And since he was the villain of the pair, his male counterpart had to be a non-villain.
I started with this:
Ziel - Totally not Red from Pokémon.
Prideful and ambitious (wants to be the very best, like no one ever was?), but unlike Harmony, he doesn't care at all about appearance, reputation, or political agenda. Contracts with multiple sacred beasts, and he cares about them more than anything.
Practices the Path of Many Seeds, a life/dream Path developed by the Beast King, Ziel's Herald master. It's a summoner Path, and let's be real, he's a Pokémon trainer. Gotta catch 'em all.
(Aside: I literally wrote "Gotta catch 'em all" in my notes. I am not making this up retroactively. Take that as you will.)
Goldsign: Green horns.
Uses a spatial artifact created by his master to open onto his Garden, which is a special void key that can store living beings.
Iron body: Diamondstar Iron body. Makes your body unbreakable.
Jade cycling: Tempering Furnace. Makes your madra resilient and longer-lasting, and slightly improves advancement speed through Gold.
--Runt: A Sylvan Mountainseed. Forms a giant body from nearby stone, rocks, sand, metal, etc, and fights like that. Doesn’t speak, but can roar.
--Bloodfist: A Deepwalker Ape hybrid only a little bigger than a human. Uses earth/blood madra for increased ferocity and resilience. Ziel keeps him caged in his Garden, and doesn't know him well enough to actually rely on him.
--Bool: An aquatic water/wind octopus who creates bubbles so that Ziel can breathe underwater. Particularly adept at Ruler techniques for controlling water and air, and drawing air from water. Totally intelligent and can talk, but does so by vibrating water.
--Hull: The nut of a sacred tree with roots that wrap around Ziel’s arm. Force/earth/life madra that specializes in defensive Enforcer and Forger techniques. Combined with his Iron body, this is meant to make him all but invincible defensively.
--Sethiss: A three-foot-tall humanoid Blade Mantis. Its arms have little graspers at the end, and there are blades folded beneath them, but it actually carries a sword. It has the personality of a tiny honorable knight, and it’s a genuine Truegold. Ziel’s most loyal friend.
--Restaroth: A white-and-gold phoenix/dragon. This could be something Ziel gains over the course of the series. It’s a hybrid of a white dragon and a gold phoenix, and it uses a Path based on sunlight and heat. Devastating Striker techniques.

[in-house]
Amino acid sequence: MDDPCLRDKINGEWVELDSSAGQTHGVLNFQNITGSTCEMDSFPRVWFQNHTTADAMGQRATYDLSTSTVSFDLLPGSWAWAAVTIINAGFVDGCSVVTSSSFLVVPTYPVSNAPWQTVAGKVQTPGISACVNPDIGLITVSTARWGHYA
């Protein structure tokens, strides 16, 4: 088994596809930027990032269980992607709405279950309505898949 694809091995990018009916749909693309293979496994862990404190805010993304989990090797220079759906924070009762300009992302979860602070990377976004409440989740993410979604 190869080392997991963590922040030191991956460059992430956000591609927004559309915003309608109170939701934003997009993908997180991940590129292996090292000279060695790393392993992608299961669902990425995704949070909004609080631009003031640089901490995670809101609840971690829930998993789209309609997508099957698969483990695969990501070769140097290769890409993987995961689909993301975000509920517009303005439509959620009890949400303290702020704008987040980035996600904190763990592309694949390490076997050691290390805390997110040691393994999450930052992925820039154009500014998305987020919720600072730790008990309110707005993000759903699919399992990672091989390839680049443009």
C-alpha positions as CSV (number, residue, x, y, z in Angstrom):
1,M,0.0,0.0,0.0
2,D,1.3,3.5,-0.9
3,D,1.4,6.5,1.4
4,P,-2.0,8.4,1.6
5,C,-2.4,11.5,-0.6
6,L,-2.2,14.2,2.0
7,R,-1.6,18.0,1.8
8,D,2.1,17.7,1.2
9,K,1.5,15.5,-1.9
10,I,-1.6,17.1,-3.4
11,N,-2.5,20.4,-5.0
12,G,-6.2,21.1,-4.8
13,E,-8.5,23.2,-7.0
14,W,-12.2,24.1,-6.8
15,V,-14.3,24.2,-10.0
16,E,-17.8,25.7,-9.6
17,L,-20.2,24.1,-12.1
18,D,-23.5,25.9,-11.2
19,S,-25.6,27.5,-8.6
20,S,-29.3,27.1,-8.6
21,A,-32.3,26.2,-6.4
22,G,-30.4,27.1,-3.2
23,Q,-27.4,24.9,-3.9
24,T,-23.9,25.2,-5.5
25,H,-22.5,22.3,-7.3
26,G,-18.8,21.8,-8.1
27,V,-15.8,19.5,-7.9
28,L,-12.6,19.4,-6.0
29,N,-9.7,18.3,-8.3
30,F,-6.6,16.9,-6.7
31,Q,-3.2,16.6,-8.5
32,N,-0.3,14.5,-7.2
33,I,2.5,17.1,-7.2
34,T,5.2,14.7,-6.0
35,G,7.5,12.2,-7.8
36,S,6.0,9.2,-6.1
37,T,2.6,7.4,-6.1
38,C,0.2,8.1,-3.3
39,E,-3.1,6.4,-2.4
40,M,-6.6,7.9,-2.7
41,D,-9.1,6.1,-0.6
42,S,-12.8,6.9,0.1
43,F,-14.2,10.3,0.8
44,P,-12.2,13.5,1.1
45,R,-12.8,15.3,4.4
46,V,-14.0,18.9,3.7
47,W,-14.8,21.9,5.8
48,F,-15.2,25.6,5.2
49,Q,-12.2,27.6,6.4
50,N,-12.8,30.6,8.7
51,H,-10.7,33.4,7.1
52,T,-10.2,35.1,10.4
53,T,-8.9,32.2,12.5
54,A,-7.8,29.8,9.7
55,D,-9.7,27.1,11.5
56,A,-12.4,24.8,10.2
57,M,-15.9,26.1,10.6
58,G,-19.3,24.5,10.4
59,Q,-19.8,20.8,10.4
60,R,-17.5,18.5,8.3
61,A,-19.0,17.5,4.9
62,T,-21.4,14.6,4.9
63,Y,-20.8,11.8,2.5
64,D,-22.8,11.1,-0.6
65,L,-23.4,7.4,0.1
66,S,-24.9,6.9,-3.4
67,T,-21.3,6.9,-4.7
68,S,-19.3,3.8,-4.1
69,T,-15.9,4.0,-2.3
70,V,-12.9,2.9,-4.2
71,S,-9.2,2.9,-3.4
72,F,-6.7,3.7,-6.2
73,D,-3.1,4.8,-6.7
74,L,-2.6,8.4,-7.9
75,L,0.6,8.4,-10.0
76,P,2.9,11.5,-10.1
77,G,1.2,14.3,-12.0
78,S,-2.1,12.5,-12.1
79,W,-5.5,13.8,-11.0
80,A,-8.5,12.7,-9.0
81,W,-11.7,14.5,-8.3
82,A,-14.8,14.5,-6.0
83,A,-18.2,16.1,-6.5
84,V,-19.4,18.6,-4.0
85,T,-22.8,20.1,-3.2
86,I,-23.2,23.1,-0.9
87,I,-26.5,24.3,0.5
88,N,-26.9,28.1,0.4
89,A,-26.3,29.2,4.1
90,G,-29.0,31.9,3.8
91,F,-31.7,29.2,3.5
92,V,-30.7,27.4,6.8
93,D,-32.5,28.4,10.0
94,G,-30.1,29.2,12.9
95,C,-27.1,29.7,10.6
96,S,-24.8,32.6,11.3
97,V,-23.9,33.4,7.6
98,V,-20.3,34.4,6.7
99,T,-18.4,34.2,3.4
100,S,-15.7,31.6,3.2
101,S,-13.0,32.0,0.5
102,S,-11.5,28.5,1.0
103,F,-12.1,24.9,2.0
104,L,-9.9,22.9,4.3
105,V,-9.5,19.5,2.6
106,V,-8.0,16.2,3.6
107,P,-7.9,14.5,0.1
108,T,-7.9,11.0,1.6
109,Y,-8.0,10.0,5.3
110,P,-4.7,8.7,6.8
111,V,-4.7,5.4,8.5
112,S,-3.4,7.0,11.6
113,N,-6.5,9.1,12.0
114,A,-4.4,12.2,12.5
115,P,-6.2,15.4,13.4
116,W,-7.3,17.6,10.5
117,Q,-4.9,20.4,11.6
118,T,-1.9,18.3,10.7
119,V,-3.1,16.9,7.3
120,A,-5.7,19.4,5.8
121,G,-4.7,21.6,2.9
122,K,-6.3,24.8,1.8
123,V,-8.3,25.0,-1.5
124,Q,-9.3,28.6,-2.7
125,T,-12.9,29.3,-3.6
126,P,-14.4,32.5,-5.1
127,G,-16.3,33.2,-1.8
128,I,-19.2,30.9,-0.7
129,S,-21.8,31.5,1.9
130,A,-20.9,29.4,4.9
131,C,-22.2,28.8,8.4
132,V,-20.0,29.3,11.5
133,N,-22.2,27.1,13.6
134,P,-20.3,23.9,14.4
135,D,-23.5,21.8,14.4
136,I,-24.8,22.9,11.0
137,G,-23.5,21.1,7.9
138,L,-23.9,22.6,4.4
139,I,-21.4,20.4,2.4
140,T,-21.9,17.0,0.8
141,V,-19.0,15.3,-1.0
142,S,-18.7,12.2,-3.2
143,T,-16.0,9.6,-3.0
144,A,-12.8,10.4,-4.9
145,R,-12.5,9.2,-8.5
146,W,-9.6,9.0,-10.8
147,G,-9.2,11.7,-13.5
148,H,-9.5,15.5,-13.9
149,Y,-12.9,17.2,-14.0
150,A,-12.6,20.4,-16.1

--Silk (deceased): A purple-and-white winged tiger cub that was his first pet. He pushed her too hard, treating her like a weapon instead of a friend, so she ended up dying. Blames himself, so he now pushes himself harder than he pushes his team. He also no longer takes weak creatures with him, and though he cares for his team, he doesn't tolerate weakness in himself or others because it'll get you killed.
Perhaps you now see why I was embarrassed to share this post.
There are a number of problems with that character sheet, of course. For one thing, taking the personality of a character from Pokémon and also giving them a team of summoned creatures is--what's the word--bad.
For another, we have an overabundance of characters who are proud and ambitious and dedicated to advancement above all else.
So I did a few more drafts with Ziel. I kept the Pokéball-throwing powers of this version but changed his personality. I kept his personality the same, but gave him entirely new powers (this time focused around generating indestructible rings of red-hot metallic energy).
Finally, I said to myself, "What if I did the exact opposite of this?"
And thus the Ziel we know was born.
Instead of a bright-eyed up-and-comer, he's a scarred and weathered veteran who used to be the best and lost everything.
With that, I had to come up with a new Path for him, and it had to be something that relied on skills that you wouldn't lose even if you lost all your advancement. I went back to my notes for the Path of the Last Oath (mentioned in Blackflame), which relies on scripting and Soulsmithing knowledge, as well as adaptability and creativity.
I kept the green horns because I thought they looked cooler than the orange horns he had while he was going through his ring-generating phase, but I kept the rings and the force/earth madra because those meshed with his current Path.
And there you have it. The somewhat awkward developmental stages of both the Ghostwater facility and Ziel as a character.
Keep your mocking laughter down, please. You'll disturb the neighbors.
This book has been out forever at this point.